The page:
April 25, 2017
 
Collaboration Offers Nonprofits a Response to Growing Demands

Antonio Oftelie
January 26, 2017 — Human services nonprofits can better prepare to meet increasing demands that will follow the disappearance of jobs due to automation by operating collaboratively with other nonprofits, leaders from dozens of Cambridge nonprofits were told today.

Citing projections that robotics and automation will take over 47% of today's jobs, the ability of nonprofits to respond will falter, said Antonio Oftelie, executive director of Leadership for a Networked World at Harvard University-based program that helps leaders improve outcomes, addressing the winter summit of the Cambridge Nonprofit Coalition (CNC).

"Organizations tend to be very good about dotting the i's and crossing the t's with regard to delivering their services, but they need to ask what to happens to their clients over the long term," Oftelie said.

Collaboration between nonprofits serving a common population offers an effective response to improve outcomes, and even revenue, he said, noting that many organizations today operate within silos, e.g., housing organizations often do not communicate and collaborate at deep levels with counterparts focused on workforce development or education.

Achieving greater collaboration will enable nonprofits to become predictive about the level of services likely to be needed in their local community. But getting there requires new practices, modes of governance, collaborative models, systems, and technology designs, Oftelie said.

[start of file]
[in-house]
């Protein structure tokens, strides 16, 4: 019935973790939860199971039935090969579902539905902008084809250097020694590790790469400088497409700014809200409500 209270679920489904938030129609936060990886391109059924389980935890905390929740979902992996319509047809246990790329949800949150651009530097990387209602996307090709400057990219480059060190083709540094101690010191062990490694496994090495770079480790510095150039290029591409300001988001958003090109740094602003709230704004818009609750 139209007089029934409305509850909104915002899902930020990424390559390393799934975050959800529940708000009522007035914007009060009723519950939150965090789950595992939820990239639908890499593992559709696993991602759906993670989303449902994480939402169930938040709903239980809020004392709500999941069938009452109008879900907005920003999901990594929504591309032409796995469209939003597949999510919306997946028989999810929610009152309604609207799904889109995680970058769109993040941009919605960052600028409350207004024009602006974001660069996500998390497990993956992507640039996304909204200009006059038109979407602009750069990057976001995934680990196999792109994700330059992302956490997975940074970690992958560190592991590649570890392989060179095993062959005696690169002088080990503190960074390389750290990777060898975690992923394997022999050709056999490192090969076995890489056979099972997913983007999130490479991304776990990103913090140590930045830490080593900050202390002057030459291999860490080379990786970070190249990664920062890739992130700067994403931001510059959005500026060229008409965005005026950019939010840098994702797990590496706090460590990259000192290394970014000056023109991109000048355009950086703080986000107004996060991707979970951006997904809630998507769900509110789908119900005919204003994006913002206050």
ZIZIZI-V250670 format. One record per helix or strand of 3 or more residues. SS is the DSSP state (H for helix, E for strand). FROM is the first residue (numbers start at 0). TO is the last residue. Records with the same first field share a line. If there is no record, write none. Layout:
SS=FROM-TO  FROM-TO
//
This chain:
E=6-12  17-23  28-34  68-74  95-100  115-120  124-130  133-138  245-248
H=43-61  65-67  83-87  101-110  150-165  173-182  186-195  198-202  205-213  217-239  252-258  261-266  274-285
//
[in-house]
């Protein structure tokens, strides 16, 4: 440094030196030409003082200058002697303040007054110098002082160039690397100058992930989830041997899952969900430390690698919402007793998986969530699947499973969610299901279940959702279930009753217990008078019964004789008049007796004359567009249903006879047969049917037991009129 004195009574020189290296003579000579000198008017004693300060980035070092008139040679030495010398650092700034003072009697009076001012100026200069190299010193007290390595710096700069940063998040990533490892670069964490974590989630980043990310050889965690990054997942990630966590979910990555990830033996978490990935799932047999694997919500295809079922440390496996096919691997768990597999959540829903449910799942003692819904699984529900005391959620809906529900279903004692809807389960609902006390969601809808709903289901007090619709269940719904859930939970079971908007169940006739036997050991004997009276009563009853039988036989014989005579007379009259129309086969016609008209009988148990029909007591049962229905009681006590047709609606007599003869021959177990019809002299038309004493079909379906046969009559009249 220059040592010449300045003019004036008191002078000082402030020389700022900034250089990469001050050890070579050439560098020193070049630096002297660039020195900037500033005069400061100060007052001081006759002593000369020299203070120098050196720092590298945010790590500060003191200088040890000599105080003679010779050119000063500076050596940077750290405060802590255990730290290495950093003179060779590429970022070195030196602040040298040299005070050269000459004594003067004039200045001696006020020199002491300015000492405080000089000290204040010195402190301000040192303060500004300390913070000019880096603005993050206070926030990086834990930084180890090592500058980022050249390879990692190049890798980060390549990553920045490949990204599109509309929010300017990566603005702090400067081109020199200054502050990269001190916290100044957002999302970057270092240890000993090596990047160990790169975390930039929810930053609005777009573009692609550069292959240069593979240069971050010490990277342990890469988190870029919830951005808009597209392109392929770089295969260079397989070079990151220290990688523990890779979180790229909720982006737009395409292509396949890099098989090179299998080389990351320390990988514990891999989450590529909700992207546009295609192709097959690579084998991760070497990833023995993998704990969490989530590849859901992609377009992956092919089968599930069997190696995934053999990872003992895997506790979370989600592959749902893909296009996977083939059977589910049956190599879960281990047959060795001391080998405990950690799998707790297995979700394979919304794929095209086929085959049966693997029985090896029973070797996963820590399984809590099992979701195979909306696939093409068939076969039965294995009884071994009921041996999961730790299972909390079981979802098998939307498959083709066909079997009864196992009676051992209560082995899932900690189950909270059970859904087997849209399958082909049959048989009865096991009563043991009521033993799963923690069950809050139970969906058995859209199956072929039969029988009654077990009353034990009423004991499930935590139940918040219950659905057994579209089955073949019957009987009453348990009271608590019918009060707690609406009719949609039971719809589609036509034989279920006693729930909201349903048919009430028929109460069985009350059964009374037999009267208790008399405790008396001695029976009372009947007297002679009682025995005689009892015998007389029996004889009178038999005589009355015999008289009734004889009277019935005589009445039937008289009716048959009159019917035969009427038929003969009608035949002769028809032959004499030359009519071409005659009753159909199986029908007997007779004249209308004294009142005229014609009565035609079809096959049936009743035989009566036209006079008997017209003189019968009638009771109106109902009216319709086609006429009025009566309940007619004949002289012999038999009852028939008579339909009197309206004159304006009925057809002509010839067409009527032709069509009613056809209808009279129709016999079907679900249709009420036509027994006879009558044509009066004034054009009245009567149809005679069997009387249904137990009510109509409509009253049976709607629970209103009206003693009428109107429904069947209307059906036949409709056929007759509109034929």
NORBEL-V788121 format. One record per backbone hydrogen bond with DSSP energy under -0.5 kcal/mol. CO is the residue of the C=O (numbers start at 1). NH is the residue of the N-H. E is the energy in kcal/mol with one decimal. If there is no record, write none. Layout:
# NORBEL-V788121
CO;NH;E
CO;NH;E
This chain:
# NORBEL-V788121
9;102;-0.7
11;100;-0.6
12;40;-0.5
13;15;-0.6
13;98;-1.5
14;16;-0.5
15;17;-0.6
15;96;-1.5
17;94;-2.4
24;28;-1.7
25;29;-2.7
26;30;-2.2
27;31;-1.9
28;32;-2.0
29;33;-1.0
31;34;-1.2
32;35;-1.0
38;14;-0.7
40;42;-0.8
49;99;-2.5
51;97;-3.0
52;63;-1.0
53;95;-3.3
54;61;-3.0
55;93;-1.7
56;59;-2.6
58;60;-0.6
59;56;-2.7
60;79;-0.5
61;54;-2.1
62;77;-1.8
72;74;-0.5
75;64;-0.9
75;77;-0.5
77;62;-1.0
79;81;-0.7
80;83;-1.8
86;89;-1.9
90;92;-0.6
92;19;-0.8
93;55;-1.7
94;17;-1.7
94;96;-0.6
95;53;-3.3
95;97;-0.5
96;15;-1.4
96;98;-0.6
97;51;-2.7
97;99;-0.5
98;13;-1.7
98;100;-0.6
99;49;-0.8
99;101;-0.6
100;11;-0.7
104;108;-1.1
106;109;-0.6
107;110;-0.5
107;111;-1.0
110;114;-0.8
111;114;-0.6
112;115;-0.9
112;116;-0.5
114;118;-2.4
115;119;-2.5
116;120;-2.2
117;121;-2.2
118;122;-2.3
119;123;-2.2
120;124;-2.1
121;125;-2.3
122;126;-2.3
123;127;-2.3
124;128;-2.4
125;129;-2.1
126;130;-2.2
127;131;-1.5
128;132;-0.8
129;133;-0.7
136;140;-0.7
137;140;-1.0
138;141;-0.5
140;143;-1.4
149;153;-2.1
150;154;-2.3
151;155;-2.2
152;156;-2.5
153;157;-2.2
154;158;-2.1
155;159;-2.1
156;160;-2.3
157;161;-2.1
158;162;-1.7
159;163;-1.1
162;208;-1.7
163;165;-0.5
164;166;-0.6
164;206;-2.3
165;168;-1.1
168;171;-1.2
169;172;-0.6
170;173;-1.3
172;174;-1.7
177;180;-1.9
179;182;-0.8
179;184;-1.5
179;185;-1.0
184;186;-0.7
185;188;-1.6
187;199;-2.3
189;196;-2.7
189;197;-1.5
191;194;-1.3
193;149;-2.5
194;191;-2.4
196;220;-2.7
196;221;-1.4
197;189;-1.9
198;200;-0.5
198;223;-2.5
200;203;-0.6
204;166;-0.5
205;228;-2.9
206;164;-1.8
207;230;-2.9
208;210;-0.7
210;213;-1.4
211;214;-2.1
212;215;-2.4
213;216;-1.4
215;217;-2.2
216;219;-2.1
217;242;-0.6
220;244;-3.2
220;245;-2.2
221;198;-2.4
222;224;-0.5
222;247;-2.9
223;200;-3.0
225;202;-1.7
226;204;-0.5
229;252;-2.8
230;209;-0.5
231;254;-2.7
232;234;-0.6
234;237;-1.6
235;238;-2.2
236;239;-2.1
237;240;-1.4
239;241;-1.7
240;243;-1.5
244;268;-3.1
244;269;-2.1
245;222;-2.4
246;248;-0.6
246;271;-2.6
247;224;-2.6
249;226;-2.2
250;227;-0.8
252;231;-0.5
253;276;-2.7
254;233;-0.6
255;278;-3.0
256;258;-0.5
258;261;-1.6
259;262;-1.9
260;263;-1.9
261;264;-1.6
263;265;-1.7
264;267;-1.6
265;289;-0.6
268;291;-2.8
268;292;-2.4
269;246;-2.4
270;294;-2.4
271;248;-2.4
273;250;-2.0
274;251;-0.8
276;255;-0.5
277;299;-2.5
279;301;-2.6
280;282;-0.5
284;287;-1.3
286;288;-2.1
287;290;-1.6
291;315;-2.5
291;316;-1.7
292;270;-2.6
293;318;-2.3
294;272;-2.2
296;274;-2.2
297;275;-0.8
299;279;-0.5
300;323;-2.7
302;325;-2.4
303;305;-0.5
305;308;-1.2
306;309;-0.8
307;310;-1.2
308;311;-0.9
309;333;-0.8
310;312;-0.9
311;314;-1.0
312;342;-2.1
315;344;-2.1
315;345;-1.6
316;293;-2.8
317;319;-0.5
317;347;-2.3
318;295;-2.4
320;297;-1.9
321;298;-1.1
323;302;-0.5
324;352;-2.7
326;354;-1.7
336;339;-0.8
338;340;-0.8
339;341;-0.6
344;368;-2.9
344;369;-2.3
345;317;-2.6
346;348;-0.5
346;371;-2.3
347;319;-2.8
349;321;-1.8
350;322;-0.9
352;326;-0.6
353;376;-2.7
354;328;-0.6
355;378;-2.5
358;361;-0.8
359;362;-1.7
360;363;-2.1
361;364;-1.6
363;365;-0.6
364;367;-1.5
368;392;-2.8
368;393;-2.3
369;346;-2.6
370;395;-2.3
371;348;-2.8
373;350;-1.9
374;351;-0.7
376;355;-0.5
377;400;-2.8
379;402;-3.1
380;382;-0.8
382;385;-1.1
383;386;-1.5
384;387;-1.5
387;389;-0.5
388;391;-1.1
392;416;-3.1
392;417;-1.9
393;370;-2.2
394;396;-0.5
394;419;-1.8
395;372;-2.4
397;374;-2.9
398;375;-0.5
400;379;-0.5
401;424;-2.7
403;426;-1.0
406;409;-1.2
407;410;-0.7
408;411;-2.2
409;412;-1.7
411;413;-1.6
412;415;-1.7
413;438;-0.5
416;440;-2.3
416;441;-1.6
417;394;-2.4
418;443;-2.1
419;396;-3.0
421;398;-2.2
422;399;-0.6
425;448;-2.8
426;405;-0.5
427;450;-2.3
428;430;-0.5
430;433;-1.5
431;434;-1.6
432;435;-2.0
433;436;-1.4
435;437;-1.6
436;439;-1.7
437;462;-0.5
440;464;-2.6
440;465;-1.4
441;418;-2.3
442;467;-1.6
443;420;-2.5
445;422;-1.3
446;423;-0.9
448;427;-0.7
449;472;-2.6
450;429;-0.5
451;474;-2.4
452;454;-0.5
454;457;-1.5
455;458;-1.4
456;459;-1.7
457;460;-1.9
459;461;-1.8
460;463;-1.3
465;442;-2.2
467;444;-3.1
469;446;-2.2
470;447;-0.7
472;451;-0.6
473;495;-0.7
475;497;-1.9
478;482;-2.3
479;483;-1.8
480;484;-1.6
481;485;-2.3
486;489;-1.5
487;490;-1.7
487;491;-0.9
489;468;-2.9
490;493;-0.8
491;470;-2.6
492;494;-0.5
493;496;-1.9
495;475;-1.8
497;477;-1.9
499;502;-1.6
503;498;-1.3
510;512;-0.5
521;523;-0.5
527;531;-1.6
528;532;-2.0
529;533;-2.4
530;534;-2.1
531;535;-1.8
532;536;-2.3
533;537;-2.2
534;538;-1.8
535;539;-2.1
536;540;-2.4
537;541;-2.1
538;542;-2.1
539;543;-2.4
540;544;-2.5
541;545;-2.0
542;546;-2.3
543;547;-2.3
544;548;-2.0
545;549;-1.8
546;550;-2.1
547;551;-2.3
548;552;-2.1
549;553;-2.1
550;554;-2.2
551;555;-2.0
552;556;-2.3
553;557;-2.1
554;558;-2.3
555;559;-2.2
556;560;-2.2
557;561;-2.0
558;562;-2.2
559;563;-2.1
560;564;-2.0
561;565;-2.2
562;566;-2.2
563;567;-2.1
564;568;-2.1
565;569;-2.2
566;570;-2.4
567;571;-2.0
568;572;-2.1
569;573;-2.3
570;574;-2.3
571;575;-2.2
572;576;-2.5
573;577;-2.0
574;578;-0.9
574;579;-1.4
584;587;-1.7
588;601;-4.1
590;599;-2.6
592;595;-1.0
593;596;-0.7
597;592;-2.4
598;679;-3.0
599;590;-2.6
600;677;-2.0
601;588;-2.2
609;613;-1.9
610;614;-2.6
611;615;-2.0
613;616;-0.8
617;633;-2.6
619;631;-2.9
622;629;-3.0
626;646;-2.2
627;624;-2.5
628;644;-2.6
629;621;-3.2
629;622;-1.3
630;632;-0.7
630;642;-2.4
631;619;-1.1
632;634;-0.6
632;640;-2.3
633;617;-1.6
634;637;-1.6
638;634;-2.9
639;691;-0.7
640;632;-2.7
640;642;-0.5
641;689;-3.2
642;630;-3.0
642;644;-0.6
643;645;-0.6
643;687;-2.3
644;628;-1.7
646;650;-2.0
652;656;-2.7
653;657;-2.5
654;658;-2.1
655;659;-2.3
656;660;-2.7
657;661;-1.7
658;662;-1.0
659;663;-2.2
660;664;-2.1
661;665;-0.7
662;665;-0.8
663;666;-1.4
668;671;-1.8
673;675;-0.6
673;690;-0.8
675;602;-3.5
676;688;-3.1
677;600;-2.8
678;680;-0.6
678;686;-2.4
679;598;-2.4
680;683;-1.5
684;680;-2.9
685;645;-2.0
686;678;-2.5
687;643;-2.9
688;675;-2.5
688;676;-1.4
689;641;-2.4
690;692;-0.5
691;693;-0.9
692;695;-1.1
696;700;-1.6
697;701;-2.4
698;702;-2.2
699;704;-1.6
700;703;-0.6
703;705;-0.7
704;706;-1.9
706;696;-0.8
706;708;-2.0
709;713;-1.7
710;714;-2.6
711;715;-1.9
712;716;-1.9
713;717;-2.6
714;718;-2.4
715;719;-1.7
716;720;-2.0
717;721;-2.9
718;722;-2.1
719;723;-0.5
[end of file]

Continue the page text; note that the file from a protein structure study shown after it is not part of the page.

Rigorous data collection and analysis will help nonprofits achieve greater cooperation, Oftelie told the 70 leaders gathered at the Royal Sonesta Hotel in Cambridge.

"Measures that leverage trend and root cause analysis to forecast future performance and expected effects of new interventions" are essential to achieving the level of cooperation that can "move the needle" on social problems, he said.

Fundamental to realizing greater cooperation between nonprofits is the need for organizations to ask themselves, 'What are we really achieving, and are we OK with that,' Oftelie said.

In a follow-up conversation with Massnonprofit News, he said nonprofits, even smaller ones that tend to do less long-term planning that larger organizations, increasingly are asking themselves if they are achieving their mission. This, he observed, is especially important to do in light of changing social conditions and interest in new funding mechanisms, such as pay-for-success programs.

Most nonprofits would say they want to reach more people, but have limited resources, and the place to start, Oftelie said, is by engaging in long-term planning.

Smaller Cambridge organizations that do not have the resources to address systemic issues which drive demand for their services, could, through the CNC decide what specific outcome they want to achieve across Cambridge, and perhaps approach the city for funding, Oftelie suggested.

"The coalition could start by asking, 'What are we not achieving now that we could achieve together?' That would enable individual agencies to address a larger problem," he said.

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